Back in 2013, BATTS Table Tennis Club in Harlow was the focus of sandpaper table tennis when it hosted the UK Qualifier for the World Championships of Ping Pong (WCPP) as players battled it out for a place at the iconic Alexandra Palace in London in January 2014. 

In 2013, only a few hard-core table tennis afficionados had heard of sandpaper TT. But fast forward to 2020 and it was being played internationally and Sky Sports was broadcasting the WCPP from Alexandra Palace to avid viewers around the world.

Sadly, the WCPP never returned after the pandemic – but sandpaper TT survived, and is developing. 

On June 8, players will be returning to BATTS to play with not only sandpaper bats, but also with bare wood – socialising, having fun and, for the more ambitious competitors, vying for places at the 2025 Ping Pong World Championships (PPWC) in Mexico City. 

The UK & Ireland Open Classic TT tournament includes Open, Ladies, Junior and Veterans events in both sandpaper and wood. A separate hardbat tournament (using sponge-free rubbers) is planned for later this year.

The field at BATTS will include student sandpaper world champion Ethan Walsh of Stevenage (pictured above). Ethan flew to Mexico City in January to compete in the sandpaper events at PPWC 2024 and had a phenomenal competition. First, he reached the last eight of the open sandpaper category, defeating Alexander “The Flash” Flemming – the top seed for the event – along the way. Ethan then went on to win the student sandpaper event.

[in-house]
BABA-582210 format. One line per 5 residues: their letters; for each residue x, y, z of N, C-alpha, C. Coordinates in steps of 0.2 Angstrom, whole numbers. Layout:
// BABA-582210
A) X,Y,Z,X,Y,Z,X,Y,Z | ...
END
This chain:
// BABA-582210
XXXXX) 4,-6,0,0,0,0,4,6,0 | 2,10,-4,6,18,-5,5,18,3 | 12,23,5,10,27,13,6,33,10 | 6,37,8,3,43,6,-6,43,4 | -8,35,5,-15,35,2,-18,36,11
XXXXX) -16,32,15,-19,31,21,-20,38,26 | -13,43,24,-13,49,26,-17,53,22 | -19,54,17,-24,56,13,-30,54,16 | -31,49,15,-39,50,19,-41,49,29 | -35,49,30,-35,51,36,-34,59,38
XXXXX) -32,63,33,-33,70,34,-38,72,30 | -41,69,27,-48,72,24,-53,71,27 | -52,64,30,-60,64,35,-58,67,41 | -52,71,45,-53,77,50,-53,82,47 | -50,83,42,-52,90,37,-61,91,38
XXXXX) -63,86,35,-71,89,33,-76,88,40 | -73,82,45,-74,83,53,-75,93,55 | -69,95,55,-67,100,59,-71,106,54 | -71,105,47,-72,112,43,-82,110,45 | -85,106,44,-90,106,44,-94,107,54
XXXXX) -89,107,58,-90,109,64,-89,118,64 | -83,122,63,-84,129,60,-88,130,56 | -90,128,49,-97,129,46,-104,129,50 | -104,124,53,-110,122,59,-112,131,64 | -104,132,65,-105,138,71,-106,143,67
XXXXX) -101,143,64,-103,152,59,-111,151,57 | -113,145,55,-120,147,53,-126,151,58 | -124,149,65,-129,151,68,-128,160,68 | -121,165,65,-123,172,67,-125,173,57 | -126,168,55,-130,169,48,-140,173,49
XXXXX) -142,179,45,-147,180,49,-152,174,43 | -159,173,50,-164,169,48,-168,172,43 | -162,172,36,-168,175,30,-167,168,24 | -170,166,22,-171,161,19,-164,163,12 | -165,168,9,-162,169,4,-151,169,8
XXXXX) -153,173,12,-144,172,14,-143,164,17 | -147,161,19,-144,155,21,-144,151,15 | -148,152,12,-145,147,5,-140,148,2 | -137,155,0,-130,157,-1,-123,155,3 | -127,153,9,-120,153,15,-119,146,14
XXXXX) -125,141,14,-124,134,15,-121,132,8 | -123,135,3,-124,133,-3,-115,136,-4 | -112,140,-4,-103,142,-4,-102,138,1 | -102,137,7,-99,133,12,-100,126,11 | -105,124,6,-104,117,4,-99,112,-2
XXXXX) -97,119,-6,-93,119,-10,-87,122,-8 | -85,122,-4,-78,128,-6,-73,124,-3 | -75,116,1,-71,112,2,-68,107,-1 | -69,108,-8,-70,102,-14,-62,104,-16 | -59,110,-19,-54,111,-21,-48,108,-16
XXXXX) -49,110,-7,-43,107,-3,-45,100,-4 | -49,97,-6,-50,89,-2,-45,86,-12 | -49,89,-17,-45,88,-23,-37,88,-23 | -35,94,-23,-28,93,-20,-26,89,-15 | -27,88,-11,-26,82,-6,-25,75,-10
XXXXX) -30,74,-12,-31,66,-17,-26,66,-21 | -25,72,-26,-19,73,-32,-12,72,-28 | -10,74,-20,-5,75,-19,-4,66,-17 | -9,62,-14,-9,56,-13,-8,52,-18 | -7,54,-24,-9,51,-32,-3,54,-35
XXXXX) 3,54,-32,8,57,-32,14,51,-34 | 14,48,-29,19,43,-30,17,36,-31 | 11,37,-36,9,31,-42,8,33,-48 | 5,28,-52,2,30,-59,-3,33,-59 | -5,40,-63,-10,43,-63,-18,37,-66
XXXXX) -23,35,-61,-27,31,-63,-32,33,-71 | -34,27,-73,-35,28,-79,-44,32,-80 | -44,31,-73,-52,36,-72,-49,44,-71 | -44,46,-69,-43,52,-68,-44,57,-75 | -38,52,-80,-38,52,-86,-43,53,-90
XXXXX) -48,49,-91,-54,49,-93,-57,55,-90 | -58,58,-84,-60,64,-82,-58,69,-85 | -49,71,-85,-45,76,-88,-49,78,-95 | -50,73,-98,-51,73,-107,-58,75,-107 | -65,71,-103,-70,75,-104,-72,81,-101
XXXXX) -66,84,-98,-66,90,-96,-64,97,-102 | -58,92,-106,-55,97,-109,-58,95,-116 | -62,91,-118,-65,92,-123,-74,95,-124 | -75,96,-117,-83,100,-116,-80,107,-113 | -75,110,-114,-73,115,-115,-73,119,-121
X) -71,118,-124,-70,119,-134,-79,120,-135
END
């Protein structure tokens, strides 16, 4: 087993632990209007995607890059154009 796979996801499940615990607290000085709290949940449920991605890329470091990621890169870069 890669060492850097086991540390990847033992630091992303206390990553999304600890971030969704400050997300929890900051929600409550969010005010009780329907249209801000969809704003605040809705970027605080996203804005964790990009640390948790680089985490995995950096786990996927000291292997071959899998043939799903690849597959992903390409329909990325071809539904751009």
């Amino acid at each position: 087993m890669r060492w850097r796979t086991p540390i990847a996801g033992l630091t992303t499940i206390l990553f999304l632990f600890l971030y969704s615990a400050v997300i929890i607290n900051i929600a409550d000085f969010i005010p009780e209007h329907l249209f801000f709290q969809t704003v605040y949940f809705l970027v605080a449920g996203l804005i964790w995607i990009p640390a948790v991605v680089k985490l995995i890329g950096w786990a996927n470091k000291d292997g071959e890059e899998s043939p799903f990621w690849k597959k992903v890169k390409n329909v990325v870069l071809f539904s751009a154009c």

Ethan was not alone in his success in Mexico City. Dave Tiplady of Bedford is the current senior hardbat world champion, and Hungary’s Viktória Balics – who also qualified via the UK Open Sandpaper Tournament – won the ladies’ hardbat.

Players in Mexico City, including champions Dave Tiplady (third left) and Ethan Walsh (fourth left)

So, what is Classic table tennis, and what is its attraction? It is a return to old-fashioned equipment without the modern soft, high-spin sponge rubbers used in contemporary table tennis. This puts less emphasis on expensive rubbers, and more on the skill and agility of the players. It’s also slightly slower than standard table tennis and has less spin on the ball, which makes it a great spectator sport.

The recently founded International Classic Table Tennis Federation, ICTTF, defines Classic TT as using 100% wood blades with sponge-free covers. There are three currently recognised disciplines – sandpaper, bare wood and hardbat – the latter does use rubbers, but no sponge, and long pimples are banned.

The scoring systems are designed to increase the excitement. In sandpaper, sets are played to 15 points with a “sudden death” point at 14-all, and each player gets one “double-point” ball (effectively a joker). Wood uses a race to 30 points – so getting a good start can be critical.

Classic TT is great fun for all levels of player, including beginners. Rallies tend to be longer and the reduced spin can be a great leveller. So don’t fall into the trap of thinking it’s only a sport for the elite table tennis player – no matter your standard, come along and have some fun. 

Entries for the UK & Ireland Open are open until June 2, and everyone is welcome. You don’t even need a bat – if you don’t have an old glue-free, wood-only blade, you can buy or borrow one on the day.

Click here to find more details and entry forms.